Student Life

Back to Blog April 15, 2015

Natalie W. Cheung: "Facsimile" and More

Author: Kylie Doyle
Natalie with her camera

Some would say that there is no such thing as a mistake in art. Others would say that mistakes are what does make art. And still others will say that certainly, mistakes exist, but not in the way that they are irreversible negative blotches on an otherwise perfect work. Artists like Natalie Cheung take a far more unique approach to the imperfections that exist both in artwork and in human existence, building off of these otherwise dismissed happenstances.  Where does she glean her inspiration from? “Imperfections or “mistakes” that happen during the process of making art. Patterns that occur in nature. The beginnings of photography,” she says.

Cheung received her MFA in Photography from Tyler School of Art and her BFA in Photography from the Corcoran College of Art and Design in Washington, DC. She has exhibited her work both nationally and internationally. Additionally, she has been profiled in Washington Spaces Magazine and has her work represented in numerous collections including the Museum of Fine Art Houston and the DC Commission on the Arts and Humanities. Cheung has taught at the George Washington University, Corcoran College of Art and Design and the Tyler School of Art.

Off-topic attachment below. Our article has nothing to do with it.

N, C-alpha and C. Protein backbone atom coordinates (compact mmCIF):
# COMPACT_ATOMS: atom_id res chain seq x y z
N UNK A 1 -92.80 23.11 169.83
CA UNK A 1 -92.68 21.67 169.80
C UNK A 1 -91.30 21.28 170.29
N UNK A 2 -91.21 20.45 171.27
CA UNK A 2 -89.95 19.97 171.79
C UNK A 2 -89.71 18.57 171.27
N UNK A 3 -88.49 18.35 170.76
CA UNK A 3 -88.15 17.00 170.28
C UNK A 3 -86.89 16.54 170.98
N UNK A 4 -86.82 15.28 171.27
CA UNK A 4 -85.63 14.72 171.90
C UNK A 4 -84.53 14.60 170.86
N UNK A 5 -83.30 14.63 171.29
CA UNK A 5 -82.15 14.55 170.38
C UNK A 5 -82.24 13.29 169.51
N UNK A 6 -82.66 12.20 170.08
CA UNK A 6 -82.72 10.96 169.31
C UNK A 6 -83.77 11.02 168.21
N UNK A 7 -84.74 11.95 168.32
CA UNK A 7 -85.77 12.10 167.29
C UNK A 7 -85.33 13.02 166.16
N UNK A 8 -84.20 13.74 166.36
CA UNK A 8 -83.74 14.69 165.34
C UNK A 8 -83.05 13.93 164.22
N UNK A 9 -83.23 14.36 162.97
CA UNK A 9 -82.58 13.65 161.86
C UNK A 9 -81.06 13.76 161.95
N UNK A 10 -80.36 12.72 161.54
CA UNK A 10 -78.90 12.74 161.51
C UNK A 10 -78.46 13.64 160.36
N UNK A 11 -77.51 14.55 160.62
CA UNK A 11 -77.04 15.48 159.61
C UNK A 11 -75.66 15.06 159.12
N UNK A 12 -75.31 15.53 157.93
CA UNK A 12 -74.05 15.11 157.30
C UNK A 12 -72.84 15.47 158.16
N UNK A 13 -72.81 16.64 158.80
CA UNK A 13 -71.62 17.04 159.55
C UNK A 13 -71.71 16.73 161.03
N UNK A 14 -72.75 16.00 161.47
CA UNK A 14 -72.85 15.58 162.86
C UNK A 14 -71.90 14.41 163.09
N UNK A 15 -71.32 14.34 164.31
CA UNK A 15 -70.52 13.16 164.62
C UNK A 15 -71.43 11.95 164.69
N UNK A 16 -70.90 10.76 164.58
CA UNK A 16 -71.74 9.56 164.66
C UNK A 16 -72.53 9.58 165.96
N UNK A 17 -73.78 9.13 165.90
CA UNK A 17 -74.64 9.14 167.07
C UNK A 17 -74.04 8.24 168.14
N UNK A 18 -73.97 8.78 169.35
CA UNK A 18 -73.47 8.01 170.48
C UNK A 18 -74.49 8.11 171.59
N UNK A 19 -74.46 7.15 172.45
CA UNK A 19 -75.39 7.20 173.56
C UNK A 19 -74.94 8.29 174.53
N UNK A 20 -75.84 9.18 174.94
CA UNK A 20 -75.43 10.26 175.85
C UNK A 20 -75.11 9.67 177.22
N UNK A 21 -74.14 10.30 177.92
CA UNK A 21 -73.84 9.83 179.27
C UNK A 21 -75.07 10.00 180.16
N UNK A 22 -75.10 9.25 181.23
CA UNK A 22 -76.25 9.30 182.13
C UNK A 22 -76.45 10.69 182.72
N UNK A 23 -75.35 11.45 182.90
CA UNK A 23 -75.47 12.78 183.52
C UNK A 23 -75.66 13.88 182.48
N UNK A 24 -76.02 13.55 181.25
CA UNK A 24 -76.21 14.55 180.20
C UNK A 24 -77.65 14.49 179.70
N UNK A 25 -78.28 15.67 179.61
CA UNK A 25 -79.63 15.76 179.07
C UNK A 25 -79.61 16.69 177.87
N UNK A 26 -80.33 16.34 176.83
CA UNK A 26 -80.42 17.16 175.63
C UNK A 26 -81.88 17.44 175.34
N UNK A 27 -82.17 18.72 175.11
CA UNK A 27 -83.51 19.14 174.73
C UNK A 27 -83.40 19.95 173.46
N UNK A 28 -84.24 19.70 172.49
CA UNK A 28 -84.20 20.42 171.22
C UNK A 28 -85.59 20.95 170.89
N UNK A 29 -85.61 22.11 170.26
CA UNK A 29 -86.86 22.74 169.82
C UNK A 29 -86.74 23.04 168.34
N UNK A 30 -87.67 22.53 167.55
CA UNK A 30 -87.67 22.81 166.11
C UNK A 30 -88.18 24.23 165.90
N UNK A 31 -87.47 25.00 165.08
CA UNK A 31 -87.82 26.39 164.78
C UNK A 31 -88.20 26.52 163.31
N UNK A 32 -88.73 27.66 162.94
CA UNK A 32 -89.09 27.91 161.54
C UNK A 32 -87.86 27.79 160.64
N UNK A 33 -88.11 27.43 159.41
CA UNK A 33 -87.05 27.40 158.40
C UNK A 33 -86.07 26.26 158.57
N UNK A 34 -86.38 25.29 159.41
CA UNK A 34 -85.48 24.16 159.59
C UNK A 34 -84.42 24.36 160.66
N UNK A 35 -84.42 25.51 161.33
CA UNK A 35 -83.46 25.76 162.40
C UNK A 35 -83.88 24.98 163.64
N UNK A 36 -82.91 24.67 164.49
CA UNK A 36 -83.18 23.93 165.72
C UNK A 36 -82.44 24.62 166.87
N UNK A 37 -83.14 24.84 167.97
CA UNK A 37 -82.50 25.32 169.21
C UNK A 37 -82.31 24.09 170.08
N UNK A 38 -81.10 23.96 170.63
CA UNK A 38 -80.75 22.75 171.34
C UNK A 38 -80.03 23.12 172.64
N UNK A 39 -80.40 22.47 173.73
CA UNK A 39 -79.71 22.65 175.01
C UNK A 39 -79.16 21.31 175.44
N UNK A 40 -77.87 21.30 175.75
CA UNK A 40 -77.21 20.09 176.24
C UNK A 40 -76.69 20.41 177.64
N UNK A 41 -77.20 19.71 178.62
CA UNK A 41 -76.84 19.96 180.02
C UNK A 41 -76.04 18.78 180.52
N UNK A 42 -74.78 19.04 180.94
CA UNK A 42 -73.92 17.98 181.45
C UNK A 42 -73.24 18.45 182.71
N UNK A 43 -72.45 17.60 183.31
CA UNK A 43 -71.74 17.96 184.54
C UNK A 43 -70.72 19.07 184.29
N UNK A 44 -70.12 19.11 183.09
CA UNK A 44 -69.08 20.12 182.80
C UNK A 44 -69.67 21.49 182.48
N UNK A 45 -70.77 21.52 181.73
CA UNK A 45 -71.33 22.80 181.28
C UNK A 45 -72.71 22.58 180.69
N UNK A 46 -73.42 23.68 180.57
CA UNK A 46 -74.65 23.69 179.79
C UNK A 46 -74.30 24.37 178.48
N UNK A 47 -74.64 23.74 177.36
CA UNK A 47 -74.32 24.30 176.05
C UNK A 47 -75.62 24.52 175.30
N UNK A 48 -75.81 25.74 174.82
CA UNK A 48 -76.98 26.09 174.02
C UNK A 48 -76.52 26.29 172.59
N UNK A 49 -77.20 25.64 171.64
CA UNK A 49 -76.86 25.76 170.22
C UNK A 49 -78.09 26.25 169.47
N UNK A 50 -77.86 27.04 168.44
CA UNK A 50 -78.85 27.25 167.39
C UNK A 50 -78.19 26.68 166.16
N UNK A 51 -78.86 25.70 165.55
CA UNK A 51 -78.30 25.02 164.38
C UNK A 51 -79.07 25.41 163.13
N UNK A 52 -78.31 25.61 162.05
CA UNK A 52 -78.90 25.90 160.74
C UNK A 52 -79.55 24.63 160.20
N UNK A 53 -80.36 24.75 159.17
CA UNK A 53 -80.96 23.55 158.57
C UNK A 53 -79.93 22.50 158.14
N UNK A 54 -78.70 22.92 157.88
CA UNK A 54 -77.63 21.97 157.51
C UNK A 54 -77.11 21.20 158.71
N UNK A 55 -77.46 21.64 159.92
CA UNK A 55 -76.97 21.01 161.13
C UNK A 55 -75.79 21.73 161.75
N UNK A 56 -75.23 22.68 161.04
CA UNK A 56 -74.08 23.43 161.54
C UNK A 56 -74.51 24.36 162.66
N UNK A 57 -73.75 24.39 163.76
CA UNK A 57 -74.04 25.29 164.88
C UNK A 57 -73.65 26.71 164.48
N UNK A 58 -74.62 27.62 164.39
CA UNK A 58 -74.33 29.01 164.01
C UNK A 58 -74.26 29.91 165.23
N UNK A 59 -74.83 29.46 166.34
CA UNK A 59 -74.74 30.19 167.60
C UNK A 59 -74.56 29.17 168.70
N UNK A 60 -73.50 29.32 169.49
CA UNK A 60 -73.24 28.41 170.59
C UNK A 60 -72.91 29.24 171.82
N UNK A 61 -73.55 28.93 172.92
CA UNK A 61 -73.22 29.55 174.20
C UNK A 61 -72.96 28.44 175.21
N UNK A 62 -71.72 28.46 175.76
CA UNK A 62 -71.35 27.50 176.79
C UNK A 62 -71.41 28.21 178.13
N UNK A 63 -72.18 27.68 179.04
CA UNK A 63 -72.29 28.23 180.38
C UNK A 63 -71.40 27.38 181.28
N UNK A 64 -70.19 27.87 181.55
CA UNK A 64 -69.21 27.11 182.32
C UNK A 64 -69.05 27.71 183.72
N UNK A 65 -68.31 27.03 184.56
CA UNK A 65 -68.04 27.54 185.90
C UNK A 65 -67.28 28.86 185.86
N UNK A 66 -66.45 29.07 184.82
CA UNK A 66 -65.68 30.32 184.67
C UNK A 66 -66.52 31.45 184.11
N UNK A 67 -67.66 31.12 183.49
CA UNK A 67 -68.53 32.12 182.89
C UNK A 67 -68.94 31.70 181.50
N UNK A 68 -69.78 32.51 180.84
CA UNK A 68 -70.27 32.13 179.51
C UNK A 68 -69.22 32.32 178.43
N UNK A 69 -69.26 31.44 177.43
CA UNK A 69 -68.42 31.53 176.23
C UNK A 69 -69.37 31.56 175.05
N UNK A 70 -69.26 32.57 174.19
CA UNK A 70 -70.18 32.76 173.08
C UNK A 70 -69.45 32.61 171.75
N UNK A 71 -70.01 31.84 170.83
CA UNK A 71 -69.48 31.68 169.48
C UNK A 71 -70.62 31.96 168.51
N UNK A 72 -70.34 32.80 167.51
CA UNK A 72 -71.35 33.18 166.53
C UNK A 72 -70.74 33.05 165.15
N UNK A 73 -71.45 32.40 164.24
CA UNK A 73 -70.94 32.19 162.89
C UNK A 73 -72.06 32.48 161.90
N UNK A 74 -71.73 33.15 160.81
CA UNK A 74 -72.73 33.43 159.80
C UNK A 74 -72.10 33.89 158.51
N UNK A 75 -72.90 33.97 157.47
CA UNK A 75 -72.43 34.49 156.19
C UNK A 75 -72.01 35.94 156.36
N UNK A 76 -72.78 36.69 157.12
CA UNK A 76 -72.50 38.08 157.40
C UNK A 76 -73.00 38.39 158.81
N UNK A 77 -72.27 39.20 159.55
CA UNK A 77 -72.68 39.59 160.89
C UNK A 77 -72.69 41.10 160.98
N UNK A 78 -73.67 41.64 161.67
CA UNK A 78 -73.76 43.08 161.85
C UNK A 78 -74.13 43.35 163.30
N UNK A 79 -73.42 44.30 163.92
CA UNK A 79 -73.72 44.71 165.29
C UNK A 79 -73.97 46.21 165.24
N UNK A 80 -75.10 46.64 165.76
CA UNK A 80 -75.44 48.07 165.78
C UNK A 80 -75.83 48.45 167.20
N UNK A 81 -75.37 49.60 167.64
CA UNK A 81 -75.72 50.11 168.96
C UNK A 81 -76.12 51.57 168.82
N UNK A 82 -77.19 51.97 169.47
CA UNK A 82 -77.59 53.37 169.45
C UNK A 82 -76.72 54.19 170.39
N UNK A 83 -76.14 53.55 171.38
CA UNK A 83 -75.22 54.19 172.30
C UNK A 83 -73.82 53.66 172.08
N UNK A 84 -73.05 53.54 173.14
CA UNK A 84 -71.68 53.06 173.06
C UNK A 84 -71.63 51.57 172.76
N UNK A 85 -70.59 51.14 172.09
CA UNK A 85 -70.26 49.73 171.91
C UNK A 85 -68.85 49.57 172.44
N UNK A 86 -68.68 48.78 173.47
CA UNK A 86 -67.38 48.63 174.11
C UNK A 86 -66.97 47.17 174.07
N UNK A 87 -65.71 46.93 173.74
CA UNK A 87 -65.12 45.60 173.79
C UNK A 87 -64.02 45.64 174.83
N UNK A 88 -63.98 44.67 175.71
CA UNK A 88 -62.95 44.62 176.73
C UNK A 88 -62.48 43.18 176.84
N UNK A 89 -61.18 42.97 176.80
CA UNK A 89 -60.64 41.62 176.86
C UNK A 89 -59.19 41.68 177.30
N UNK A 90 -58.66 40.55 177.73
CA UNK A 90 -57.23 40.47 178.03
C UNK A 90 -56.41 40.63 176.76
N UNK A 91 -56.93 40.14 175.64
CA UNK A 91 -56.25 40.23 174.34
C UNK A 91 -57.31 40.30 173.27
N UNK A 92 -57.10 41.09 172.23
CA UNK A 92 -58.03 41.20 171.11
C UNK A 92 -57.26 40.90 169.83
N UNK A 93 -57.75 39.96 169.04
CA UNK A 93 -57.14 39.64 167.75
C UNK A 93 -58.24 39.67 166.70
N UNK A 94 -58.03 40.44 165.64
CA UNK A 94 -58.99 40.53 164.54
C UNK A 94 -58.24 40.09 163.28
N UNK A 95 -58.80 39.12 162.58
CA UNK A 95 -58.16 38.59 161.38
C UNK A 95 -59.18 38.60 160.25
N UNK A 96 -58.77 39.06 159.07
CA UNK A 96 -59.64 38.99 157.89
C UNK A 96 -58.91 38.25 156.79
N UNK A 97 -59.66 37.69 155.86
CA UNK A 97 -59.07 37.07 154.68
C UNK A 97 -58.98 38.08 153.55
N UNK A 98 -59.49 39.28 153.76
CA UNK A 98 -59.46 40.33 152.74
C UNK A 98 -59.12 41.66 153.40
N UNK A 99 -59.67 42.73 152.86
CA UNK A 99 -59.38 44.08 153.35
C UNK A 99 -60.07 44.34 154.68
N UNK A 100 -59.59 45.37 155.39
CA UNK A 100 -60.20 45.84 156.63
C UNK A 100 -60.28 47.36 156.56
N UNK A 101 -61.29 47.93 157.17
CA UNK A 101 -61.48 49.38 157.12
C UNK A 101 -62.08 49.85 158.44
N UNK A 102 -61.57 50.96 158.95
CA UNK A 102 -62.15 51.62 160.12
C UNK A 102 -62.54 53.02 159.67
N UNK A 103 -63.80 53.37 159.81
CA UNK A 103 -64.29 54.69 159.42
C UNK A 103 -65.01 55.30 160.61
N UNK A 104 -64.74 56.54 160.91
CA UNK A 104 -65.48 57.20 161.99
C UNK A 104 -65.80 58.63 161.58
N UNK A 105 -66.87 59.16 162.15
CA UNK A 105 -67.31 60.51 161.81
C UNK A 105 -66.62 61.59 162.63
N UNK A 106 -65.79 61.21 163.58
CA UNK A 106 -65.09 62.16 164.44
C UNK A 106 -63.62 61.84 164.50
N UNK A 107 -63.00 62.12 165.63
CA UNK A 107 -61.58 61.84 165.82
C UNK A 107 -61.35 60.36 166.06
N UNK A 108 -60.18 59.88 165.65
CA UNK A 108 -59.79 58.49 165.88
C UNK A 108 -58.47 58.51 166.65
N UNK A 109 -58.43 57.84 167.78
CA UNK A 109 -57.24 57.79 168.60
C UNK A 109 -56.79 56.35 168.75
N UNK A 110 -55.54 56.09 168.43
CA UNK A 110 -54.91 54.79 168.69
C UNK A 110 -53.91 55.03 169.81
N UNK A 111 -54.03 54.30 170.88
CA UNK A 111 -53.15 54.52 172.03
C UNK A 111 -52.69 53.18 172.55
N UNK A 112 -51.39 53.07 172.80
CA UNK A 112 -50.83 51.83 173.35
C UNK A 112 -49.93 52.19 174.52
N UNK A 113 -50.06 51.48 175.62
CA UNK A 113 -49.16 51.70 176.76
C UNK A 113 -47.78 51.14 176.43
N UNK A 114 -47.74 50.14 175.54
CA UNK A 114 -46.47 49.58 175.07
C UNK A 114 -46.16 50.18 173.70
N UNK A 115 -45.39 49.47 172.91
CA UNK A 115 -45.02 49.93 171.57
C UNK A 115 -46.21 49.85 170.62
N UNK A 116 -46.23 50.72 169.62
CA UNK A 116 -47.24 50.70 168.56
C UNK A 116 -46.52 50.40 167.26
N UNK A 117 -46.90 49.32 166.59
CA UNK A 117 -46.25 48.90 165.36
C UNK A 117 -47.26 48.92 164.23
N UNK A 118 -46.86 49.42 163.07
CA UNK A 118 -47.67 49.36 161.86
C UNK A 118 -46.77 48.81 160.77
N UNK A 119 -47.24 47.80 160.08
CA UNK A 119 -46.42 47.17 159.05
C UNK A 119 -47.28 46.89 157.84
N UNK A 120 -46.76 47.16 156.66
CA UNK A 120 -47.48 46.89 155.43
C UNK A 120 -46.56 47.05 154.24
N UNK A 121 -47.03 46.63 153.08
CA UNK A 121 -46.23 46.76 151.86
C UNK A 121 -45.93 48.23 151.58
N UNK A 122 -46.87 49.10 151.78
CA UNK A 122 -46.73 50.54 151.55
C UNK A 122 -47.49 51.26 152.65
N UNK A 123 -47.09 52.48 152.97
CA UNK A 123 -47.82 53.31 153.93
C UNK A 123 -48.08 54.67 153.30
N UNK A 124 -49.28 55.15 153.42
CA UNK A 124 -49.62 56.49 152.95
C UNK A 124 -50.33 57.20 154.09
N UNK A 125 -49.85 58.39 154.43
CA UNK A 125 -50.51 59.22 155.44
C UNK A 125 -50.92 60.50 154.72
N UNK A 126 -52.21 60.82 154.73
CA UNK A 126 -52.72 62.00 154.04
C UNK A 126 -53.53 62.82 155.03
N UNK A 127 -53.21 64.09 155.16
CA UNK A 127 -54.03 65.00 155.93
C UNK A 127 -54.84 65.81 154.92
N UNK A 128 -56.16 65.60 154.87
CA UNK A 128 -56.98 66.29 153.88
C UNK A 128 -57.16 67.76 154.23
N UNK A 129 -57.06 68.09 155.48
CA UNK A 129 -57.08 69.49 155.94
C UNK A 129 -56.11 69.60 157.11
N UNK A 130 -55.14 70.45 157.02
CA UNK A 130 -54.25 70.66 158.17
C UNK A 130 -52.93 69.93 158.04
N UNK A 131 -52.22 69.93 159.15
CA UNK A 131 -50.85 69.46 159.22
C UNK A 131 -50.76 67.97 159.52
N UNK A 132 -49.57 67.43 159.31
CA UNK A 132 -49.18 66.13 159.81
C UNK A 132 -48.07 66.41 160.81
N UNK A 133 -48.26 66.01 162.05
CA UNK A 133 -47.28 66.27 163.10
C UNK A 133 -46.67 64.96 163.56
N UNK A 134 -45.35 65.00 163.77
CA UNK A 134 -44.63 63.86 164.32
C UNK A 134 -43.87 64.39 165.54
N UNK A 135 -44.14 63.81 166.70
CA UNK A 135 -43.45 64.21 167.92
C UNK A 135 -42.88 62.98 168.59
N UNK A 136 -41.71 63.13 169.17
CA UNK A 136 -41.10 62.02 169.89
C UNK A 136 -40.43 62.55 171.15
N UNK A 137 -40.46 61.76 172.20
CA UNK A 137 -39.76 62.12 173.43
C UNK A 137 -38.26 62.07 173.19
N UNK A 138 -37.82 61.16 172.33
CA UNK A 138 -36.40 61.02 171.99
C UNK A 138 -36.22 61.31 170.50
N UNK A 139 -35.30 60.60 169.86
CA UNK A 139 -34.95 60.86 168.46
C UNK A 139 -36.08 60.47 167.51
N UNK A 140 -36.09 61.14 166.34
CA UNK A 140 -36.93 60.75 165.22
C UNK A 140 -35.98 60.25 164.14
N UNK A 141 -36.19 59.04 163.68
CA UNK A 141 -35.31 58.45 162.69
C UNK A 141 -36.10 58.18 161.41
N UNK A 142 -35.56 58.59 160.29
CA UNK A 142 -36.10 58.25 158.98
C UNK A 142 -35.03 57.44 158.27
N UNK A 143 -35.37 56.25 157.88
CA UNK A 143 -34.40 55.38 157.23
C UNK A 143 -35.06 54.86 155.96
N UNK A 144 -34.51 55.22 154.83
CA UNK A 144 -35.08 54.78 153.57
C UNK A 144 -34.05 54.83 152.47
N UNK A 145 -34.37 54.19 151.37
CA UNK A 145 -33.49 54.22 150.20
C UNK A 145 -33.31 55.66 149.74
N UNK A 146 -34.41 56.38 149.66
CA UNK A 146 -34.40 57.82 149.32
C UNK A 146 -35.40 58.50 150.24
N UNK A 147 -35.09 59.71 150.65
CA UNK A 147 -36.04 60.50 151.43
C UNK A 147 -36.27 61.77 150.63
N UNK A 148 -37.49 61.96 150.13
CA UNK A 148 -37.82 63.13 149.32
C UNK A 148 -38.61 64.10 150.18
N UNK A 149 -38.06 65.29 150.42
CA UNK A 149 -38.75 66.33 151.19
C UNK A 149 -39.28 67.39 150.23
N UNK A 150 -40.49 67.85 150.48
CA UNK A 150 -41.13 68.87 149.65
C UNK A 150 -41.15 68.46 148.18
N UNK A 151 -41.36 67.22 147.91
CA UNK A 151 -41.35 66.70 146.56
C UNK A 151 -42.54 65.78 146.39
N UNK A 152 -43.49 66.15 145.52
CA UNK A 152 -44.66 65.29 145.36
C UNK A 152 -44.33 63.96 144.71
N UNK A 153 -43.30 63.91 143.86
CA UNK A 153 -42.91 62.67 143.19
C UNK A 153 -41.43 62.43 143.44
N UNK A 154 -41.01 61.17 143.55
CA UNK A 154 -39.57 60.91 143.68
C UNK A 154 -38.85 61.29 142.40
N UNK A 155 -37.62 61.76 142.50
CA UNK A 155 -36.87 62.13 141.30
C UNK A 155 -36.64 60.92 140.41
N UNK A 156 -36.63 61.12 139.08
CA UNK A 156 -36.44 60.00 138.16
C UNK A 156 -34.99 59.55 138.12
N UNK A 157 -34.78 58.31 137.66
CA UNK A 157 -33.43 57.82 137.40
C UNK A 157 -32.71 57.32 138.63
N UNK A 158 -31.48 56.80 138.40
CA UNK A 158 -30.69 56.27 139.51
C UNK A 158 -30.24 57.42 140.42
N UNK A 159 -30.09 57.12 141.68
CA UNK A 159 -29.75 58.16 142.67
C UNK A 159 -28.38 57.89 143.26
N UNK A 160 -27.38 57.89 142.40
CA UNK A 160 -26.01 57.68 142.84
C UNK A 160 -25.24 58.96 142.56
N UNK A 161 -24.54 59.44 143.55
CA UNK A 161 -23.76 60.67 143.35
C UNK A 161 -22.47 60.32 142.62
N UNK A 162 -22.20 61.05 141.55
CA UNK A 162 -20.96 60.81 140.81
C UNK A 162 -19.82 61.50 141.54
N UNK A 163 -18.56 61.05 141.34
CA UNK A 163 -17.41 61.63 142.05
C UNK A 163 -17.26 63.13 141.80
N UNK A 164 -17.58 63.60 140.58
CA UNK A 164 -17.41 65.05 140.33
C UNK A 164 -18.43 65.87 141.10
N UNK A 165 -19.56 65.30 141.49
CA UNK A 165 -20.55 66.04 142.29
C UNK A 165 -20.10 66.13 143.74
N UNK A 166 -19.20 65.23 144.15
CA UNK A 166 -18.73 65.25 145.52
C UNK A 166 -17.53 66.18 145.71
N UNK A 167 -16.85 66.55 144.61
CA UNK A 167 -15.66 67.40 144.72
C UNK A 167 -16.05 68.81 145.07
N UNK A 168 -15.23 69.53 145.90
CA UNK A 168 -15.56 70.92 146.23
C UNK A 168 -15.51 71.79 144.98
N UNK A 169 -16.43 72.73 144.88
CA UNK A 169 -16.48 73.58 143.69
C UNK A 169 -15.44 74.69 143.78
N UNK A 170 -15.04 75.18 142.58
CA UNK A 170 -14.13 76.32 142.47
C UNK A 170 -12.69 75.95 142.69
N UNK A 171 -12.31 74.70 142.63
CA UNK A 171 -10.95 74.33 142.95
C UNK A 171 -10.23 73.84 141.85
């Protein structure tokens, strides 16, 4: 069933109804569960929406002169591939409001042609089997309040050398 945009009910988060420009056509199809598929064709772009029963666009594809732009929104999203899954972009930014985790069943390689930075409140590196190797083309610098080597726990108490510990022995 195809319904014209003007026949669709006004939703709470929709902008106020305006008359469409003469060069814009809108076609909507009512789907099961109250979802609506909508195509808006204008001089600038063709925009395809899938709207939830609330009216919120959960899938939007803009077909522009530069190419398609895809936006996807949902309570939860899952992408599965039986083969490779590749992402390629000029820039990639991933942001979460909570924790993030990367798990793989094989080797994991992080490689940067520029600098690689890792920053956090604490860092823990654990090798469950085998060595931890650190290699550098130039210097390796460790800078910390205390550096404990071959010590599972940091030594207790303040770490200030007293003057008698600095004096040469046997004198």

Cheung has a varied collection of her artistry, most of which evokes a dark emotional response in the viewer. I had the opportunity to ask her how she would describe her work personally. “Emotional, dark, abstract, painterly,” Cheung states with confidence. And indeed, her work encompasses all of those things and more; she brings a unique and interesting form of photography to her exhibitions.

She has been creating for many years now. Cheung responds to a question regarding her personal decision to pursue art candidly. “I think maybe I always leaned towards art, the same year I picked up photography I dropped playing the piano after many years of practice.” Her dedication is apparent in every piece she creates.

“I think my experience at Tyler definitely helped me become more articulate about my work,” Cheung says about Tyler’s influence on her career. “And the amazing facilities we were provided allowed me to create artwork at a scale that was new to me.” Natalie Cheung is one of the many acclaimed artists that have come from the ranks of Tyler students, and her work serves as a beautiful commentary and an inspiration to artists and students both in Tyler and across the country.

Natalie Cheung’s work is on exhibition until Thursday, April 16th at Morton Fine Art in DC. She invites travellers and students to stop by if possible, or check out the Washington Post Review of the show found below, along with video links to her work with DC Raw juice company and MISFIT Juicery as the creator of label artwork for all four of their flavors.


A picture of Natalie Cheung


Review of show:

DC raw juice company, MISFIT Juicery